18 October 2009

Nefertiti Overshadowed

The New York Times reported today that Zahi Hawass has begun an official investigation into the circumstances surrounding the removal of the Nefertiti bust from Egypt in 1913. If the bust is deemed to have been removed illegally, Hawass will officially request its return to Egypt. The controversy surrounding the bust's removal is not a new one, and details of the circumstances have been revealed in recent editions of the journal KMT. The artifact was excavated in December of 1912 by a German archaeological expedition working at the site of el-Amarna. At the time, excavated antiquities were subject to a "division of finds" policy, by which a representative of the Egyptian antiquities organization would select those artifacts to be kept in Egypt, and the rest would be awarded to the foreign institution that sponsored the dig. The Nefertiti bust was removed from Egypt in the context of this division of finds. I have nothing new to add to this much-discussed topic; if the information in KMT is reliable, then it would appear that there was fault on both sides. The discoverer of the bust, German archaeologist Ludwig Borchardt, very likely glossed over the significance of the find when the government inspector came to the site in early 1913 - Borchardt may even have visually obscured the true quality of the bust. On the other hand, the inspector Gustave Lefebvre (in 1913, the Department of Antiquities [now the SCA] was still under French control) failed to recognize the value of the bust and did not claim it for Egypt.

One thing I will comment on, however, is that I find one aspect of the current German response potentially disingenuous: "...because it [the bust] is so fragile, I am not sure the statue can even be flown." During WWII, the Nefertiti bust, along with thousands of other artifacts from German museums, was packed up and shipped to a secure location in case of Allied bombing of German cities. Nefertiti survived the war inside a packing crate in a potash mine in central Germany. The bust also survived a trip to a collection point at Wiesbaden after the war, and then the return journey to Berlin in 1955. To say now that a flight to Egypt is impossible...well, it would certainly be a smoother ride than in the back of a truck through the German countryside. Perhaps the bust is more fragile now than at the time of its last trip in 1955, but considering that the Germans tout the exemplary conditions under which it has been displayed, one would hope that any further degredation after 1955 would have been minimal.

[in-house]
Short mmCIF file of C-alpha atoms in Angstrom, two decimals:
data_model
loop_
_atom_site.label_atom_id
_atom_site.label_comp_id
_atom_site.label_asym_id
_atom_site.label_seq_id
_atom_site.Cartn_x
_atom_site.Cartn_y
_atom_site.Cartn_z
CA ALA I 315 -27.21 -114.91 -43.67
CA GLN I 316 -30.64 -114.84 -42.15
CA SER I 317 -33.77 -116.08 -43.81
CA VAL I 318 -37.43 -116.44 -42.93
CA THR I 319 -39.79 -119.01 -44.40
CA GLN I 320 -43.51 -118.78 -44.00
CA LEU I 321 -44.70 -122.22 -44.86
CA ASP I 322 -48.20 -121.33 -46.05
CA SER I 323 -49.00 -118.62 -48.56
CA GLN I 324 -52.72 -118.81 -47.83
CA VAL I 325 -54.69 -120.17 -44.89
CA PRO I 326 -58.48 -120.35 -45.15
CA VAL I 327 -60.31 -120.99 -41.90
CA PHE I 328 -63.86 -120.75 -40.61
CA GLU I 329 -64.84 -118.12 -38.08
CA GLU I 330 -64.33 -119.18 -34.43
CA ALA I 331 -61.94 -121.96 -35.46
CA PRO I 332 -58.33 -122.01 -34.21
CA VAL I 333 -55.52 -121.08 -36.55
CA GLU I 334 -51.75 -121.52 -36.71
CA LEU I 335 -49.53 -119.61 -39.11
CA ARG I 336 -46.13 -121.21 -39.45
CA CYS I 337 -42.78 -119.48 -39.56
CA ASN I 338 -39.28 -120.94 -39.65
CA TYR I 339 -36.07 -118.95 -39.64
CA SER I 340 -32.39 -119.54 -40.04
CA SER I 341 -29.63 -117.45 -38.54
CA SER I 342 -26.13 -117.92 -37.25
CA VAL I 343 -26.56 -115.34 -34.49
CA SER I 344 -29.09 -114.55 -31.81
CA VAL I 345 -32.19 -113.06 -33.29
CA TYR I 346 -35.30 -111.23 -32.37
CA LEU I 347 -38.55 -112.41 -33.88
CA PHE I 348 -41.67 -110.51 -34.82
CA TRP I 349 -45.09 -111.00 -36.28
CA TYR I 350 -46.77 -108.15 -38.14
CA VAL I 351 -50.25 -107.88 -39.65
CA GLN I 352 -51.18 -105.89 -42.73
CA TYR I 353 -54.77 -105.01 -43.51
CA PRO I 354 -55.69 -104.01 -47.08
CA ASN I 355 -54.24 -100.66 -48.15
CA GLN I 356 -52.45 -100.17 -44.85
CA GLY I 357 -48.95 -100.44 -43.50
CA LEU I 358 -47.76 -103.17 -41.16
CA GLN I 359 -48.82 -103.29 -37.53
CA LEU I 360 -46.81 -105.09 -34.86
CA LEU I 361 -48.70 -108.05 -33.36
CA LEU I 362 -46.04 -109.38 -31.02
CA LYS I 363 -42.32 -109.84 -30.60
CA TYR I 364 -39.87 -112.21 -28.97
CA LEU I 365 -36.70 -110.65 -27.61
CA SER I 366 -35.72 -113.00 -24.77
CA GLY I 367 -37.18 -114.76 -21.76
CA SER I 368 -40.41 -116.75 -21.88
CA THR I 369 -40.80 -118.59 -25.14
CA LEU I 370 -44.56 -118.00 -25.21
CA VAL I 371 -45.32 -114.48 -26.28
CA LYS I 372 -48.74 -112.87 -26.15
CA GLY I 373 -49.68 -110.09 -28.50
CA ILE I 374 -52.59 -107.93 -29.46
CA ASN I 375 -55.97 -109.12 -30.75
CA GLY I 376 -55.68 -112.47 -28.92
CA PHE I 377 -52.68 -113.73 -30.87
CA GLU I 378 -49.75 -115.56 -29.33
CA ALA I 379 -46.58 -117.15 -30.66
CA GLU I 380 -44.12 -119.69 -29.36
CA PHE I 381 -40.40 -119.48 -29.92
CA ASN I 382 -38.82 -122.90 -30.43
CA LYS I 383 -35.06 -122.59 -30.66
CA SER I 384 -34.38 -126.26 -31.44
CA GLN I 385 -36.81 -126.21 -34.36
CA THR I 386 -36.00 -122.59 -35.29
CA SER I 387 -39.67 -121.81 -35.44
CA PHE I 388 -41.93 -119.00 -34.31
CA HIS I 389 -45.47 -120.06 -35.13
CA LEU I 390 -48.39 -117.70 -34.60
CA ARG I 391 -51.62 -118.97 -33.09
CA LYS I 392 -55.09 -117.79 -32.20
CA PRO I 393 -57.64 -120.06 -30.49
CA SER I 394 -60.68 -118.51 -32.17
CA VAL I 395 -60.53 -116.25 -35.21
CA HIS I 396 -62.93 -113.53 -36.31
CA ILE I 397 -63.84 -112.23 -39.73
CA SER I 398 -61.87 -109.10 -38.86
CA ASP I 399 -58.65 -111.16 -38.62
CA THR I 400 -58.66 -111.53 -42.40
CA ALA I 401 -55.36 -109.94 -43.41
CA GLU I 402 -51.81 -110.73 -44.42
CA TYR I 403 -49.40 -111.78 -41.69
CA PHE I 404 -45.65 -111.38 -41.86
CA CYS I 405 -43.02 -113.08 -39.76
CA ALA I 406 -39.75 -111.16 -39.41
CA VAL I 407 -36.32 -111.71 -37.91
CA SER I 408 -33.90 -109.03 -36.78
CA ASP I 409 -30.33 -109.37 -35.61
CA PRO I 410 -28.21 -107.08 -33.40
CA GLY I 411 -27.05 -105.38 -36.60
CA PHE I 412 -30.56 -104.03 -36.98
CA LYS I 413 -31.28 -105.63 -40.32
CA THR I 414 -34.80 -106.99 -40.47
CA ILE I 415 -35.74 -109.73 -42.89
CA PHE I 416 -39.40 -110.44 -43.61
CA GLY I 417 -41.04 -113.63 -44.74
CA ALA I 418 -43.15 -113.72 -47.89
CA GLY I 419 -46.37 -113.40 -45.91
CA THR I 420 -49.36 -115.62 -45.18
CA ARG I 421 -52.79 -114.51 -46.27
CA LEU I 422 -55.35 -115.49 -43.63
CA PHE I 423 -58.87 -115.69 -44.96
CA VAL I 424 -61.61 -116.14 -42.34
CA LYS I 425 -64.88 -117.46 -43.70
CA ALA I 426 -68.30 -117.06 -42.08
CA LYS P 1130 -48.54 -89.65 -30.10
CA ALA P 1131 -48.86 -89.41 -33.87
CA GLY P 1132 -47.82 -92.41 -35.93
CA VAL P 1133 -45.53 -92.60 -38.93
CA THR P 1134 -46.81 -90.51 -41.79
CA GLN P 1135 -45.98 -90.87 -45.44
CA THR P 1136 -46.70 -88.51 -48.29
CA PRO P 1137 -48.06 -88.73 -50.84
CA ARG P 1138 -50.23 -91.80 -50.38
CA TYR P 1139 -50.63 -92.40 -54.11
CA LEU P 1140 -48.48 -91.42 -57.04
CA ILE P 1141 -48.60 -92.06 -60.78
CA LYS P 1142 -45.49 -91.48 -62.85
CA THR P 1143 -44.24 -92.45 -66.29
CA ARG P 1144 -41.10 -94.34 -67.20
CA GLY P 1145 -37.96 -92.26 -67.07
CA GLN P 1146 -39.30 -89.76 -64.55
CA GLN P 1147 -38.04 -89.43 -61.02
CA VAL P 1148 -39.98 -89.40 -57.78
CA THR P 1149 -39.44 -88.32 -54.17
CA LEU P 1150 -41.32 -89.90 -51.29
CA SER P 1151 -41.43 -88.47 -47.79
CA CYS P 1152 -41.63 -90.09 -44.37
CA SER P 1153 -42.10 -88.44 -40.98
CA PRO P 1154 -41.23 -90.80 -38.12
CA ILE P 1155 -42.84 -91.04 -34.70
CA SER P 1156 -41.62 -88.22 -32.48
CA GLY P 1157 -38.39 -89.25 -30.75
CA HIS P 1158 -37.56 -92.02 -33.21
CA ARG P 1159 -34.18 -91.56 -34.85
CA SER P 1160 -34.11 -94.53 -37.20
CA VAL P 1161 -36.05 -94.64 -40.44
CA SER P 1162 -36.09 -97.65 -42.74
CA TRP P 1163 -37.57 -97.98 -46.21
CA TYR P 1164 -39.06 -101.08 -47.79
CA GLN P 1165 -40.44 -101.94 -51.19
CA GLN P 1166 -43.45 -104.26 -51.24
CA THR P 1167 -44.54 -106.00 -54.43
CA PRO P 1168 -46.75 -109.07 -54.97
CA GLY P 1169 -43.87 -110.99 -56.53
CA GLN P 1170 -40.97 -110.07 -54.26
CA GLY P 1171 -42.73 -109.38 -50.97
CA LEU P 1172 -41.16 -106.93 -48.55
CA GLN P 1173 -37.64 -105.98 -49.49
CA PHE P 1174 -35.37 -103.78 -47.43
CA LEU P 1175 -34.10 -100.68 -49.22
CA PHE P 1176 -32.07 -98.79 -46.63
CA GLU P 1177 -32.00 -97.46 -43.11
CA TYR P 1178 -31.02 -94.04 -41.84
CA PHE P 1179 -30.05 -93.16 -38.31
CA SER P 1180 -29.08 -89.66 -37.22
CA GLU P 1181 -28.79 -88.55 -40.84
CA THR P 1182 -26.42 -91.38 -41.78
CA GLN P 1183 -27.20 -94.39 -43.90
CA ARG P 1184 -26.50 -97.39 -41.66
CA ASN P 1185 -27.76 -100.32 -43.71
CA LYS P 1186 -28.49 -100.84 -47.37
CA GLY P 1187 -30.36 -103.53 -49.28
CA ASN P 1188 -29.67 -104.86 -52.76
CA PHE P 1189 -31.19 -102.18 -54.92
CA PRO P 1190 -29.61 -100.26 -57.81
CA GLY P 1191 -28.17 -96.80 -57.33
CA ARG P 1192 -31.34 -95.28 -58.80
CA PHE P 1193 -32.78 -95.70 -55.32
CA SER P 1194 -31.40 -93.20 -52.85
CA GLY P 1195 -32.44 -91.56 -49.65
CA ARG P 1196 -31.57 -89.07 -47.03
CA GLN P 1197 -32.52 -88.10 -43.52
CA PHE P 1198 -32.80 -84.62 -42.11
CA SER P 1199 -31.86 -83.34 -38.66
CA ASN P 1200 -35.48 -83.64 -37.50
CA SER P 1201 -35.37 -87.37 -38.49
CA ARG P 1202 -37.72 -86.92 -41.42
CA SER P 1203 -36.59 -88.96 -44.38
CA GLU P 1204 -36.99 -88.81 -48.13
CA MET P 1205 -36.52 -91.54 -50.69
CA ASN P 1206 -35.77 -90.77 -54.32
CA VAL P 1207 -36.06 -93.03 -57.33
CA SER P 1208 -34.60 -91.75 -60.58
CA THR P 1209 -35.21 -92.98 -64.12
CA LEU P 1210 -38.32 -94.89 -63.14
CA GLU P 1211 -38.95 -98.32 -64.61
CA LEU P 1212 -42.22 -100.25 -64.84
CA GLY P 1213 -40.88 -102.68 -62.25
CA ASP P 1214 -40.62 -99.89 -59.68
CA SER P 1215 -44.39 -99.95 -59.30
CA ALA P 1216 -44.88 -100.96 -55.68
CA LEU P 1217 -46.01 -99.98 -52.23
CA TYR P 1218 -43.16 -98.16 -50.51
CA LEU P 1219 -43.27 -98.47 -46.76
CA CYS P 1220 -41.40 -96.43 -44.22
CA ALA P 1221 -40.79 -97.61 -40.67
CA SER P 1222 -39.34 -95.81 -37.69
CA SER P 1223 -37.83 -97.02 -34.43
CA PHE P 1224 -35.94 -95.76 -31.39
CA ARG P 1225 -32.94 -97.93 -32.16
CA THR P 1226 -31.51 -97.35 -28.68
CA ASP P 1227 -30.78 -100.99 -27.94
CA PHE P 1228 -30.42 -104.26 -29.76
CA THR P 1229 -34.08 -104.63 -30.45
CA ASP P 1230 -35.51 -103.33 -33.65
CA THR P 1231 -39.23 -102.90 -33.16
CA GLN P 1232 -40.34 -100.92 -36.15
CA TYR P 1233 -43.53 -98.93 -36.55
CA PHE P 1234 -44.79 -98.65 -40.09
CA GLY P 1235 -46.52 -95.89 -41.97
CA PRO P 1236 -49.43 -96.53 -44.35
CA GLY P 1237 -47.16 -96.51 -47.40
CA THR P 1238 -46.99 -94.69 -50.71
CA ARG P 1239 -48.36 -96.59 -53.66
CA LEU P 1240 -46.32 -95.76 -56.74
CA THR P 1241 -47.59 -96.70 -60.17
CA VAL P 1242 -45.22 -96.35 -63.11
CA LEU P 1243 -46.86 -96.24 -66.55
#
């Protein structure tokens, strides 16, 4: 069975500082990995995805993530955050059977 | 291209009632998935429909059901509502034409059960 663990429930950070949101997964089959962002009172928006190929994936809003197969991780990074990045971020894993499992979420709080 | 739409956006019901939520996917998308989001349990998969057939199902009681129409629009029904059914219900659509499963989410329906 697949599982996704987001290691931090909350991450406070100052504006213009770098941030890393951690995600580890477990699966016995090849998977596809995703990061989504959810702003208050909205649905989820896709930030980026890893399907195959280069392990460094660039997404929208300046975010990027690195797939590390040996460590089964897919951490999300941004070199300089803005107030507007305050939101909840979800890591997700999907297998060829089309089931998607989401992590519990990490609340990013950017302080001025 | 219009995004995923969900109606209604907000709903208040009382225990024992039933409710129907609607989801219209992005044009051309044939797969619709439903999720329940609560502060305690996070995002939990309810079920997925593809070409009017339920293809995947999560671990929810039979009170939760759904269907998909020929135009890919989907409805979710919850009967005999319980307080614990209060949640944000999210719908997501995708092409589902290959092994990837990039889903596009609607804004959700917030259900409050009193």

What grabbed my attention in the article, more than the Nefertiti bust controversy, was the mention of Farouk Hosni's failed bid to become the new Director General of UNESCO. His scandalous remark at a meeting of the Egyptian parliament overshadowed, for me, the Nefertiti debate. In case you haven't heard it: "I'd burn Israeli books myself if I found any in libraries in Egypt." This seems to have been something of an off-the-cuff remark, rather than an official statement. Nevertheless, should the head of the United Nations Educational, Scientific, and Cultural Organization be someone whose first thought goes to book-burning when confronted with questions about "the other"? I am not concerned with who "the other" is in a situation such as this - the world is full of opposing sides. I'm concerned with the reaction. Book burning is an anathema. It is a violation of education, of science, of culture. In other words, everthing that UNESCO protects. Can you find copies of Mein Kampf in American university libraries? Certainly, and in multiple versions. So too can you find The Protocols of the Meetings of the Learned Elders of Zion, as well as the works of Joseph Stalin, Saddam Hussein, and the collected speeches of Osama Bin Laden.

Zahi Hawass may very well have a legitimate claim for the return of Nefertiti to the Egyptian Museum. Perhaps Egypt should also focus on bulking up its libraries, as well as its museums?

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